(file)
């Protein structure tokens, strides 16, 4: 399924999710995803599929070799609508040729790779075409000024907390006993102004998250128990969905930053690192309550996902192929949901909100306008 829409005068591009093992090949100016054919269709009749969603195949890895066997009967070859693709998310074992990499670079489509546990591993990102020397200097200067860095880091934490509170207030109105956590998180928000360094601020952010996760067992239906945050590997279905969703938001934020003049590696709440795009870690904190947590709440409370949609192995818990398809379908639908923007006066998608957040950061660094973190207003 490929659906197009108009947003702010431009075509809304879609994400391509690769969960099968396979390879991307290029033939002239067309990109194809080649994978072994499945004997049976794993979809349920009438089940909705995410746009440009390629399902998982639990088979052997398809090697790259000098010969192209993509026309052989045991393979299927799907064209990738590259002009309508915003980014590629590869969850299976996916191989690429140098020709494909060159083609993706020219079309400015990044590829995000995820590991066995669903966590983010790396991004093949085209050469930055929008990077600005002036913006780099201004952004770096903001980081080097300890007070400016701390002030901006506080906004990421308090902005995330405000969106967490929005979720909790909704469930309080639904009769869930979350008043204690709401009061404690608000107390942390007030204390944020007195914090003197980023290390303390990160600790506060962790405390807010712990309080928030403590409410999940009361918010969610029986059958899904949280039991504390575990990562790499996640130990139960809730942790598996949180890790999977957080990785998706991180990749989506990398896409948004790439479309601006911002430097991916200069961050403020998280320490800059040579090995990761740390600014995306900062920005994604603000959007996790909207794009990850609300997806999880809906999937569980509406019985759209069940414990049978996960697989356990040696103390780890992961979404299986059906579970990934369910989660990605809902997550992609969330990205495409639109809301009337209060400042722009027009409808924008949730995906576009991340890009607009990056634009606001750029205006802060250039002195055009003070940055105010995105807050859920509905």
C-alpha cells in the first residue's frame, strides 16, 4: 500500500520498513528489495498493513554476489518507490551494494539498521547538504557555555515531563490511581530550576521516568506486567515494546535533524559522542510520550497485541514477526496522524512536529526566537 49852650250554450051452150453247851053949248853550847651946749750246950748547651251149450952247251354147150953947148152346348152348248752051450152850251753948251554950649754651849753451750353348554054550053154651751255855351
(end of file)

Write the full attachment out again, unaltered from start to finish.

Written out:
């Protein structure tokens, strides 16, 4: 399924999710995803599929070799609508040729790779075409000024907390006993102004998250128990969905930053690192309550996902192929949901909100306008 829409005068591009093992090949100016054919269709009749969603195949890895066997009967070859693709998310074992990499670079489509546990591993990102020397200097200067860095880091934490509170207030109105956590998180928000360094601020952010996760067992239906945050590997279905969703938001934020003049590696709440795009870690904190947590709440409370949609192995818990398809379908639908923007006066998608957040950061660094973190207003 490929659906197009108009947003702010431009075509809304879609994400391509690769969960099968396979390879991307290029033939002239067309990109194809080649994978072994499945004997049976794993979809349920009438089940909705995410746009440009390629399902998982639990088979052997398809090697790259000098010969192209993509026309052989045991393979299927799907064209990738590259002009309508915003980014590629590869969850299976996916191989690429140098020709494909060159083609993706020219079309400015990044590829995000995820590991066995669903966590983010790396991004093949085209050469930055929008990077600005002036913006780099201004952004770096903001980081080097300890007070400016701390002030901006506080906004990421308090902005995330405000969106967490929005979720909790909704469930309080639904009769869930979350008043204690709401009061404690608000107390942390007030204390944020007195914090003197980023290390303390990160600790506060962790405390807010712990309080928030403590409410999940009361918010969610029986059958899904949280039991504390575990990562790499996640130990139960809730942790598996949180890790999977957080990785998706991180990749989506990398896409948004790439479309601006911002430097991916200069961050403020998280320490800059040579090995990761740390600014995306900062920005994604603000959007996790909207794009990850609300997806999880809906999937569980509406019985759209069940414990049978996960697989356990040696103390780890992961979404299986059906579970990934369910989660990605809902997550992609969330990205495409639109809301009337209060400042722009027009409808924008949730995906576009991340890009607009990056634009606001750029205006802060250039002195055009003070940055105010995105807050859920509905």
C-alpha cells in the first residue's frame, strides 16, 4: 500500500520498513528489495498493513554476489518507490551494494539498521547538504557555555515531563490511581530550576521516568506486567515494546535533524559522542510520550497485541514477526496522524512536529526566537 49852650250554450051452150453247851053949248853550847651946749750246950748547651251149450952247251354147150953947148152346348152348248752051450152850251753948251554950649754651849753451750353348554054550053154651751255855351